In the wake of the Car Wash corruption scandal, seven Latin American countries are heading to the polls to elect new presidents. Global Insight assesses the implications for rule of law and democracy across the continent.
Comments by Michael Camilleri:
“The success of the Lava Jato investigation in Brazil has had an enormous impact across Latin America, not least because of the parallel investigations it triggered in several other countries. Prosecutors and judges such as Rodrigo Janot and Sérgio Moro are widely admired in Brazil and the broader region for their roles in exposing, investigating and sanctioning systemic corruption.”
“In Brazil and elsewhere, these nascent but successful efforts to hold the powerful to account have provoked a backlash, and progress remains fragile. Lasting change will require a mobilised citizenry, political renewal, and judicial institutions that are both technically sophisticated and intensely independent. In Brazil, for example, it is essential that prosecutions of corrupt politicians from outside Lula’s Workers’ Party proceed swiftly, in order to counter perceptions of selective justice.”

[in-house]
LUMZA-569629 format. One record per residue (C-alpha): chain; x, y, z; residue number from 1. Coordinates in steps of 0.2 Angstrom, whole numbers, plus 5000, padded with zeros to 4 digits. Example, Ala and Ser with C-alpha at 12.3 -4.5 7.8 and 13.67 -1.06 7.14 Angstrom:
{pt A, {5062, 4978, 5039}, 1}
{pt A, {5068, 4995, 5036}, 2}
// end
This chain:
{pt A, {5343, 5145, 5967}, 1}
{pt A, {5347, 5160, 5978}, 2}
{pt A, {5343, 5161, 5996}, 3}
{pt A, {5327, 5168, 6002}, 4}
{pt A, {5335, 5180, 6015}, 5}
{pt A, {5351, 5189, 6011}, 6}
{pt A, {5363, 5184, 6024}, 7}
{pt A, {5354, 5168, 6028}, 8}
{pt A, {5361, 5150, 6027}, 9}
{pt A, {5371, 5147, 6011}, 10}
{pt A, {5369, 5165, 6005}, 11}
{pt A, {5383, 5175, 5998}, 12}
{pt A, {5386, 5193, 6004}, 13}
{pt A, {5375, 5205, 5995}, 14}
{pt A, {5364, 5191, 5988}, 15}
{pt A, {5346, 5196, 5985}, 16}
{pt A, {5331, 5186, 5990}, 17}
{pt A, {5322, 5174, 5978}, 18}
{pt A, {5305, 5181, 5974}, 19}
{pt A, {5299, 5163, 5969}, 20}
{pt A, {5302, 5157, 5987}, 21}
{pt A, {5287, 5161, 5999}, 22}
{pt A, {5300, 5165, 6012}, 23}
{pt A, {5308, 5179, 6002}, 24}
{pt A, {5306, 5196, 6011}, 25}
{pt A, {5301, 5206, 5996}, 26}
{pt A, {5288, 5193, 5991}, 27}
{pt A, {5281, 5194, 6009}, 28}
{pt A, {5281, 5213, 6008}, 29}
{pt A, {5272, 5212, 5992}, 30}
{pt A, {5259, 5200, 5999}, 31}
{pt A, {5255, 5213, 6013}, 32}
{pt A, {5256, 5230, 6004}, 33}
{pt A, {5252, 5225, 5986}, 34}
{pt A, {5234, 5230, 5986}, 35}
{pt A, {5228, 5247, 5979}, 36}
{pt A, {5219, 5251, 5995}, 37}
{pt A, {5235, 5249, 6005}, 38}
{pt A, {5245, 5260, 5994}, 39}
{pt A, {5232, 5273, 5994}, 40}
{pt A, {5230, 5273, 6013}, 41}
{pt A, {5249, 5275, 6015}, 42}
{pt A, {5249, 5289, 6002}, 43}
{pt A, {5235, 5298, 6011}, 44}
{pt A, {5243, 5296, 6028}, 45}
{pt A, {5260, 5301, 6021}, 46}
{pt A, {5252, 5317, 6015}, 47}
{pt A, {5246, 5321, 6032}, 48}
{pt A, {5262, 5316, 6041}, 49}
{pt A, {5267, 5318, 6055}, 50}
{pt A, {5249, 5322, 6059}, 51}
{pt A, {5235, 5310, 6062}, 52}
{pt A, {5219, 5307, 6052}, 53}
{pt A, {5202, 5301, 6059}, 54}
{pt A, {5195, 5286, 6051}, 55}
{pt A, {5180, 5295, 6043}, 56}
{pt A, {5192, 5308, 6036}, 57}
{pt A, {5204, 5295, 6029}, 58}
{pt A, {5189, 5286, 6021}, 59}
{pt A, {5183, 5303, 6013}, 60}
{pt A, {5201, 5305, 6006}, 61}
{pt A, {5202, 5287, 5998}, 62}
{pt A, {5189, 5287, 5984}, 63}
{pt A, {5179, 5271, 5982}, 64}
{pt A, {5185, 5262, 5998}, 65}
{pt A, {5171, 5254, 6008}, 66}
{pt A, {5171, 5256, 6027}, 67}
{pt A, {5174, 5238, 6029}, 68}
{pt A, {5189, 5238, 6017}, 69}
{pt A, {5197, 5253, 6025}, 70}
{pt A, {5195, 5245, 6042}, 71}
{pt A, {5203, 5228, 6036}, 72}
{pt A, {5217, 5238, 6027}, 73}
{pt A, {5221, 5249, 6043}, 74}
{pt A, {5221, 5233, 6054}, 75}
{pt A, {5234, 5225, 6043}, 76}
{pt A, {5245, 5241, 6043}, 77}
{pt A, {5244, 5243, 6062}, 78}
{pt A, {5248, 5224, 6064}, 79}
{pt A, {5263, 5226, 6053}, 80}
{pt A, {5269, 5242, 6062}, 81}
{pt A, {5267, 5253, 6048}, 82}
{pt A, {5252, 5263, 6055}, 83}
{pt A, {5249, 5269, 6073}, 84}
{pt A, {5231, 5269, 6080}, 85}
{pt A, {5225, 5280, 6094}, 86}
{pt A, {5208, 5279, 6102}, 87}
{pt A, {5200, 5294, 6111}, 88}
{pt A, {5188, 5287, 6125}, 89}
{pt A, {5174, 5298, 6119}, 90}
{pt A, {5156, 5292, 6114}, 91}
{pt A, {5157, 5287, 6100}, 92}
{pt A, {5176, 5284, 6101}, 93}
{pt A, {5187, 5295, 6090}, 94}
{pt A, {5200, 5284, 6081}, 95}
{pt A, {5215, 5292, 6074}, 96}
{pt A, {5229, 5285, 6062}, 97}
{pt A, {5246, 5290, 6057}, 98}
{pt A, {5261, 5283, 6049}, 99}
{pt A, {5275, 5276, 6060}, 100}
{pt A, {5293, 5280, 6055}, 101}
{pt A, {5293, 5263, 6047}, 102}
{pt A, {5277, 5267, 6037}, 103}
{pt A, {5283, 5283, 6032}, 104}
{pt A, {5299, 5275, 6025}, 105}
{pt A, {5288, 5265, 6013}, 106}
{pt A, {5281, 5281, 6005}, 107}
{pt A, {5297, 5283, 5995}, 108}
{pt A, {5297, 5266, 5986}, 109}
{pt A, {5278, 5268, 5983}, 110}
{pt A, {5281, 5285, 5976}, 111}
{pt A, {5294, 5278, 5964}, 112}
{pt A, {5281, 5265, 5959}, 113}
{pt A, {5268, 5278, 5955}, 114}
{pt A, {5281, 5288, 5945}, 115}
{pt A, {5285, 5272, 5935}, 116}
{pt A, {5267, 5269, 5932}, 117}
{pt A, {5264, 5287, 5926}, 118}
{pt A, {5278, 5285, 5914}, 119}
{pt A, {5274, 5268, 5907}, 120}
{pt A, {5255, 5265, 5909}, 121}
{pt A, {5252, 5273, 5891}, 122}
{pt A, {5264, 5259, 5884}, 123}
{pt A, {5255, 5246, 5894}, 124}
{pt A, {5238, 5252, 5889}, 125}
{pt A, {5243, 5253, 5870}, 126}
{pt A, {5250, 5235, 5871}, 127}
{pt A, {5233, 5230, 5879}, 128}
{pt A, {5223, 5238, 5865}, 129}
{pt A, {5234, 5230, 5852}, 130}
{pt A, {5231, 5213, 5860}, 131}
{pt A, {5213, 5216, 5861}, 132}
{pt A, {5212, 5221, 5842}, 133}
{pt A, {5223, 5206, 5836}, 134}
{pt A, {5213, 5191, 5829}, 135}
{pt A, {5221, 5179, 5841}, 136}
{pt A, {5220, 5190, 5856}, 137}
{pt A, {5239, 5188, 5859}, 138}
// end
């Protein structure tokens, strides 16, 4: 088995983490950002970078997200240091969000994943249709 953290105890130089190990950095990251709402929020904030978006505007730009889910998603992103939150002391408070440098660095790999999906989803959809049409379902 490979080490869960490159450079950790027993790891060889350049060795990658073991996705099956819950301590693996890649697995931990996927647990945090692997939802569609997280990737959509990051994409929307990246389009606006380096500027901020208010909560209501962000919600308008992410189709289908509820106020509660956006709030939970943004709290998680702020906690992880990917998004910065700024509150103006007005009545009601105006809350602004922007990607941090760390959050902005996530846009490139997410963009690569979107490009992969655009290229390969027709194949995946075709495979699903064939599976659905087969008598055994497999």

“[The so-called ‘Lima Commitment’] is significant, especially against the backdrop of recent Summits, which failed to achieve consensus on anything, much less something as central to citizen concerns as corruption. To be sure, the Lima Commitment is a statement of intent, not a legally binding or self-executing plan of action. But it is notable nonetheless and provides a roadmap for future action and a basis on which to demand follow-up from governments.”
“The peace accord is politically unpopular, and it is unlikely the next government of Colombia will bring the same commitment as the current one to the task of implementation. The risk is not so much that the peace accord falls apart and the Fuerzas Armadas Revolucionarias de Colombia – Ejército del Pueblo (FARC) return to the jungle, but that a minimalist, underfunded, and poorly coordinated implementation effort fails to address the underlying causes of conflict in Colombia and leads a significant number of former FARC members to migrate into criminal groups – thus perpetuating the violence, albeit in a different form.”